There are many startling things about the campus outrage movement, including the escalation of violence and the decline of rational discourse. But perhaps one of the most startling and unexpected things is the fact that opposition to the movement is increasingly bipartisan.
Early on, opposition came largely from conservative camps, the reason being that protestors were decidedly liberal in ideology and were simply acting out the things they had been taught by social justice-loving professors.
Now, however, a growing host of liberal professors and intellectuals are recognizing major problems with the campus outrage movement, the latest of which is student and former College Democrat President Matt Teitelbaum.
In an essay for the Huffington Post, Teitelbaum presents his credentials as a bona fide liberal before excoriating those who engage in such fits of childish campus rage. As he sees it, the student left is biting the very hand that fed it and getting out of hand for the following four reasons:
1. They’re Fascists
According to Teitelbaum, the fact that these “left-wing extremists” only want their own viewpoint to be heard allows them to be classified as “illiberal, left-wing fascists.”
“These so called ‘activists’ are not interested in dialogue — one of them said exactly that in a video of their confrontation. They are only interested in their political agenda being enacted at all costs, without any negotiation with dissenters. To me, that mentality is inherently illiberal and undemocratic. It is close enough to fascism to warrant use of the label ‘fascist’ at this point.”
2. The Social Justice Warrior is Too Revered
In the eyes of Teitelbaum, the label of “social justice warrior” has become prestigious. Many students clamor for the attention that comes with the title, and as a result, are all too eager to engage in these fascist acts:
“Up until now, they are usually ironically referred to as ‘social justice warriors’ (SJW). That term intends to emphasize their self-serving thirst to signal personal virtue via ‘activism’ in support of marginalized groups. …
As a label, ‘social justice warrior’ just doesn’t cut it. It has too much of a positive connotation and can be embraced all too easily as the cool, rebellious thing to be.”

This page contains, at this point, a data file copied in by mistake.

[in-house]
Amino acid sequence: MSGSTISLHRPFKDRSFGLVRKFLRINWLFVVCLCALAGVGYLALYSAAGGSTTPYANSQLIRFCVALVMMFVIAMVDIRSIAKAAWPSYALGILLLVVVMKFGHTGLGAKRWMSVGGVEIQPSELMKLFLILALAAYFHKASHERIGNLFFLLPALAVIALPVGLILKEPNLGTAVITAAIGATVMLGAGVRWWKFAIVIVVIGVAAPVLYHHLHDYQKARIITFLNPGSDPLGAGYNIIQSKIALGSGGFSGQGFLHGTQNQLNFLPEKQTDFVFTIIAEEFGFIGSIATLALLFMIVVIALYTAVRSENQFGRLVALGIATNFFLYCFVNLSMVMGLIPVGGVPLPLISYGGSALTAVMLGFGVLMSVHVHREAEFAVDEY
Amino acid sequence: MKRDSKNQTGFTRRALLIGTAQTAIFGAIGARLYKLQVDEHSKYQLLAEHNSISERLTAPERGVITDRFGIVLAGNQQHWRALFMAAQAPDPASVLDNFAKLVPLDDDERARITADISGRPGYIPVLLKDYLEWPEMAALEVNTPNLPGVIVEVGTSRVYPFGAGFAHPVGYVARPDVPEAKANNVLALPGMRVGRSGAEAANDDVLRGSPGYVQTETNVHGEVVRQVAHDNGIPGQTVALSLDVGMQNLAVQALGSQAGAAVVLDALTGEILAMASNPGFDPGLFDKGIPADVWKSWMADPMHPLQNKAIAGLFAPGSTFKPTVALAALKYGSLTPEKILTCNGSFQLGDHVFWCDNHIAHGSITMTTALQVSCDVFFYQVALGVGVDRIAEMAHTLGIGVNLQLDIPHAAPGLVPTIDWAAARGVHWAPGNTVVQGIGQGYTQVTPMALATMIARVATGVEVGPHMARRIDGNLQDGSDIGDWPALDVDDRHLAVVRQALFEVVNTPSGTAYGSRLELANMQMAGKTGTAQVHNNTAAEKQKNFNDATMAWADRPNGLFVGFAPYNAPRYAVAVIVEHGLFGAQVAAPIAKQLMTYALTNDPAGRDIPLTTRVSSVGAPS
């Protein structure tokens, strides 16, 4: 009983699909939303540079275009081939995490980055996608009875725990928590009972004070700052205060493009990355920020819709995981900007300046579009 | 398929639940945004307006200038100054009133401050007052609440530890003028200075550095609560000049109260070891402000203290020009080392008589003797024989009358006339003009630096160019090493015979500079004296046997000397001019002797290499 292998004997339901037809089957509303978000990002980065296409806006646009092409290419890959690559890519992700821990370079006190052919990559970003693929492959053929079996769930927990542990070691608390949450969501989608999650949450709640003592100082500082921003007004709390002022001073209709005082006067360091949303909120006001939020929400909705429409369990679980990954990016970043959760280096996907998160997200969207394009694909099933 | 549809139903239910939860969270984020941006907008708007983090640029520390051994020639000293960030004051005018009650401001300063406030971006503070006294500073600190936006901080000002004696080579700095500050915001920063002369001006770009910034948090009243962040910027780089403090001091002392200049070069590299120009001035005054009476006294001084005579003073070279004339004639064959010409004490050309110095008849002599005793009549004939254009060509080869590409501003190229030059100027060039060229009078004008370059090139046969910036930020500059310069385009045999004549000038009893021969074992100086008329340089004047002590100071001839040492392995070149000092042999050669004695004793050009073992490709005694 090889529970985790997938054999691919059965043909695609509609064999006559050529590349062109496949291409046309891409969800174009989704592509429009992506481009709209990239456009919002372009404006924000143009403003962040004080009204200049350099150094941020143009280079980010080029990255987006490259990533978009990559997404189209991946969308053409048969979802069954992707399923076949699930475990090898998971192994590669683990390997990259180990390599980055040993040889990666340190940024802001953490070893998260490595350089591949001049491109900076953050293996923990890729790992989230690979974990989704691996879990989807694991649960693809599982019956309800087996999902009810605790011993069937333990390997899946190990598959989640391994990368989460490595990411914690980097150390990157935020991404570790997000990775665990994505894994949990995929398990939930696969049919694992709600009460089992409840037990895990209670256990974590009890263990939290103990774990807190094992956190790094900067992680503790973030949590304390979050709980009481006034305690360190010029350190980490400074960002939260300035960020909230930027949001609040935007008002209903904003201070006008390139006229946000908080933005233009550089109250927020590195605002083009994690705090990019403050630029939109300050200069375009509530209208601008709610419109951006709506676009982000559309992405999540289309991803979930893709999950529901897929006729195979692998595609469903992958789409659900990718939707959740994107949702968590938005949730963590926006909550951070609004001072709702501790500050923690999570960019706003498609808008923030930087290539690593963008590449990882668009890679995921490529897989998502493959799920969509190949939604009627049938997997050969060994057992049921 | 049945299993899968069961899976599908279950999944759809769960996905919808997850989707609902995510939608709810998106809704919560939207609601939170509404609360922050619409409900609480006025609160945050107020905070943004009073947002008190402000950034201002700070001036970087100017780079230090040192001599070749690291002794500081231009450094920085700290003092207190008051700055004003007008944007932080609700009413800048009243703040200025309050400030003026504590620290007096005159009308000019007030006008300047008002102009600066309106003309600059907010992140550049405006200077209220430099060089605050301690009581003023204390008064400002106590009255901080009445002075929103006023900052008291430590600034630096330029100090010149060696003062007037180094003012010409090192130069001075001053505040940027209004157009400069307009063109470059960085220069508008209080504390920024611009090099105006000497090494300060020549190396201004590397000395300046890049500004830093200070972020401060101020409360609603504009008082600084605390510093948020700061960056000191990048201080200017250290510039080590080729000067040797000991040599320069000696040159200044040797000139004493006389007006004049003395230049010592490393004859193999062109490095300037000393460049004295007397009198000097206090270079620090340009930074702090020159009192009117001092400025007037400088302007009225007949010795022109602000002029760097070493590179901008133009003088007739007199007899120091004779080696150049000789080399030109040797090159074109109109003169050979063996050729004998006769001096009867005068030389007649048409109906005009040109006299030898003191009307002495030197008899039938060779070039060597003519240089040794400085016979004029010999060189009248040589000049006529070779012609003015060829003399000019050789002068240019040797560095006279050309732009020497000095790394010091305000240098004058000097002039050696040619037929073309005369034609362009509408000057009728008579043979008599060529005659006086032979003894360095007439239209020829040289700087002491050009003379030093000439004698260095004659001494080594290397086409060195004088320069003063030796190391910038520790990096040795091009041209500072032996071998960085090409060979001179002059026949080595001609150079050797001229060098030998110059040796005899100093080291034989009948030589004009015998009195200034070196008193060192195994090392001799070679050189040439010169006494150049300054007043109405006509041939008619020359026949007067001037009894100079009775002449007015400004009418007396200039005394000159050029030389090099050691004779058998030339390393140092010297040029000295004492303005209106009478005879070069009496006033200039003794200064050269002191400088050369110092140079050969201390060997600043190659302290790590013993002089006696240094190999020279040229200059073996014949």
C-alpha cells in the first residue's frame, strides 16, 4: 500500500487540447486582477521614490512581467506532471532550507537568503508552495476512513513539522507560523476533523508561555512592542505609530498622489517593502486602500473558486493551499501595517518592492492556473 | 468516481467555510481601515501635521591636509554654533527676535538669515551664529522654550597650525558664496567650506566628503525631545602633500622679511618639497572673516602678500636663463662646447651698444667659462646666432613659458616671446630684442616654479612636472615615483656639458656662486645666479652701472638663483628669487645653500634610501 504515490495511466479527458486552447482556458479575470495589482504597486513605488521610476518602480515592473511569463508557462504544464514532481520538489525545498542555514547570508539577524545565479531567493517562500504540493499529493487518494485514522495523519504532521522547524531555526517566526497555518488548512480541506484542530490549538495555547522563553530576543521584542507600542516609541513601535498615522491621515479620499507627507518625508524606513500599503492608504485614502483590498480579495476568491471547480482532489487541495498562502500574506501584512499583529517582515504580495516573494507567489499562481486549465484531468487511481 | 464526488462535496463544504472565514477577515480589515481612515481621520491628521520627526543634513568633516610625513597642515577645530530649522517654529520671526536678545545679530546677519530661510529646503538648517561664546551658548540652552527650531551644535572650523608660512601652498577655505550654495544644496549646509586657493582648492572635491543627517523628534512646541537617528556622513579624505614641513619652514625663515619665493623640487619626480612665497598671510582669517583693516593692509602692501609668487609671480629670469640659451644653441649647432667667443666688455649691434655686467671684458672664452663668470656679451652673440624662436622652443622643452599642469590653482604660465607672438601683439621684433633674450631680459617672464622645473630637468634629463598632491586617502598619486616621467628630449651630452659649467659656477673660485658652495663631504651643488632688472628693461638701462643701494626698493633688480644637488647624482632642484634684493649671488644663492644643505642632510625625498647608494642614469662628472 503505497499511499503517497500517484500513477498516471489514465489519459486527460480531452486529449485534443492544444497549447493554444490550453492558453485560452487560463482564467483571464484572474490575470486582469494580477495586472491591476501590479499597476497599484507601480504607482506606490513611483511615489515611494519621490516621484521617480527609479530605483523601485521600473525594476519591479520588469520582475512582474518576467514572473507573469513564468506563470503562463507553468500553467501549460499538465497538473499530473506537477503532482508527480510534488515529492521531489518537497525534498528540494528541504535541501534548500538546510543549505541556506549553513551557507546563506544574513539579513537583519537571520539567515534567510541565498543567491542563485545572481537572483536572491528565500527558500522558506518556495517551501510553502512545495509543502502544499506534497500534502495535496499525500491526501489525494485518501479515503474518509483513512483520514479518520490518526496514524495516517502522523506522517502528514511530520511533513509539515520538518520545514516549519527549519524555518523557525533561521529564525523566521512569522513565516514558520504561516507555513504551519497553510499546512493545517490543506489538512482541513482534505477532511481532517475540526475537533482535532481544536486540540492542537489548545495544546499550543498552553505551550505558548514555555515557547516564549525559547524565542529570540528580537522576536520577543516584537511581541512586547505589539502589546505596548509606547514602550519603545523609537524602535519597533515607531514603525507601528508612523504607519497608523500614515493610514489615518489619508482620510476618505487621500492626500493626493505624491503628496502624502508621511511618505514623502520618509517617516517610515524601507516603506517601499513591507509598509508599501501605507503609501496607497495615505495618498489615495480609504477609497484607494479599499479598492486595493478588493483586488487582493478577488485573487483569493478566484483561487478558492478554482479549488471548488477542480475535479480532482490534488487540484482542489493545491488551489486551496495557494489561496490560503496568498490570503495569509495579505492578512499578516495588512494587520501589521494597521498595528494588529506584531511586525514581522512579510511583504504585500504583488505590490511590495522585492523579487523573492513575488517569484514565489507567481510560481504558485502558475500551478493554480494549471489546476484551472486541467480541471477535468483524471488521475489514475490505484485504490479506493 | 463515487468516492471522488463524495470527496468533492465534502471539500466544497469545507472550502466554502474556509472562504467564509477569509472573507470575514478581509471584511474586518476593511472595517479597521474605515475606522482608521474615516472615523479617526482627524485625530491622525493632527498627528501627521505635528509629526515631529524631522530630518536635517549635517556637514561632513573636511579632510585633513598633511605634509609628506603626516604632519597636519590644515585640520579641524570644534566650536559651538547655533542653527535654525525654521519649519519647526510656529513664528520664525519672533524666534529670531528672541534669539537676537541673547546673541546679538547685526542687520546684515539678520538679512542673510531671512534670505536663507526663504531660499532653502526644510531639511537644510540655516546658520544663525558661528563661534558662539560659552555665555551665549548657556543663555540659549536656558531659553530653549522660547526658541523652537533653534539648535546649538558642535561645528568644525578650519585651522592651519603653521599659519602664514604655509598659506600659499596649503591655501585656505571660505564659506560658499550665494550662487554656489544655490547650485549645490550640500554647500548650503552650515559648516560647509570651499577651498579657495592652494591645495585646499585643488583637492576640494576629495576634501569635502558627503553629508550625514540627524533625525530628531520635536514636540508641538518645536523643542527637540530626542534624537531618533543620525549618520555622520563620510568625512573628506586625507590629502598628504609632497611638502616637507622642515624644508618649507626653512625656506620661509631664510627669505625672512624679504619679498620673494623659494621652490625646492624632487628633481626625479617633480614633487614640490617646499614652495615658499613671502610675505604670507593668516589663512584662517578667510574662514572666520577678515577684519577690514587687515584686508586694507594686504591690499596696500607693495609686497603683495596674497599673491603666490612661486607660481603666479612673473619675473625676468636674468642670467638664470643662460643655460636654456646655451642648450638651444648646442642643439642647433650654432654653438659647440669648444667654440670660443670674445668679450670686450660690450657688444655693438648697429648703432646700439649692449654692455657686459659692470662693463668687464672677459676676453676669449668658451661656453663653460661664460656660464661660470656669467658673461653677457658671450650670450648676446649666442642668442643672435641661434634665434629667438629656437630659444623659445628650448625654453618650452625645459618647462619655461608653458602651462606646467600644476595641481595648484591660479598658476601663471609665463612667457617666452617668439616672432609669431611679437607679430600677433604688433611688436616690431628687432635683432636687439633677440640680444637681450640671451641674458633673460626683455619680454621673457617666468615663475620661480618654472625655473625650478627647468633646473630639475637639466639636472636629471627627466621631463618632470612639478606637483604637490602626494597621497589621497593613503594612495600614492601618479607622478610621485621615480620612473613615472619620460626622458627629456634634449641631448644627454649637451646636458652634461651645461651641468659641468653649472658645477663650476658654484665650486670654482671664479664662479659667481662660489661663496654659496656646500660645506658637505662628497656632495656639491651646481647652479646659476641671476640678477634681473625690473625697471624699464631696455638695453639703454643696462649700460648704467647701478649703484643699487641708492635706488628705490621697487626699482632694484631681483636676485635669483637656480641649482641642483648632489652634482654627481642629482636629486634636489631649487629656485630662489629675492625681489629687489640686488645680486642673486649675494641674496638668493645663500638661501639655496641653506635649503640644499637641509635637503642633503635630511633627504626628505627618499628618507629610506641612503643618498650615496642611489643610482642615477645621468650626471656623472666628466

3. There is a Double Standard
The campus madness has continued to gather steam largely because there are two codes of conduct how authorities treat liberal and conservative students. The former receive the kid glove approach, while the latter are severely disciplined:
“I implore you to imagine what the university and police response would have been if conservative students had made similar demands in a similar manner. In this case, the students would have been ordered to disperse. They would have been disciplined or even arrested for not complying with school policy. This double standard starkly displays the danger of a far-left ideological mob that is exempt from otherwise enforced social and legal consequences.”
4. They’re Intellectually Blind
Teitelbaum suggests that the final reason why the campus outrage movement is getting out of hand is because many true liberals are refusing to fight against it. This is because they are “intellectually blind.”
“To be frank, if this ordeal does not boil your blood and make you want to fight the regressive left and campus extremism, then you are either ideologically possessed or intellectually blind. For the rest of us, there is clearly a fight on our hands for the heart of Western civilization which calls on all of us to speak up.
These fascists must be disempowered via the very right they fear most, freedom of speech, which manifests itself in open dialogue leading to the exposure of their ideas as inferior to the core values that make Western civilization the pinnacle of humanity.”
Is Teitelbaum correct in his assessment? Is a new kind of fascism undermining the foundations of Western civilization?
Image Credit: Elvert Barnes bit.ly/1jxQJMa
Annie Holmquist is the editor of Intellectual Takeout. When not writing or editing, she enjoys reading, gardening, and time with family and friends.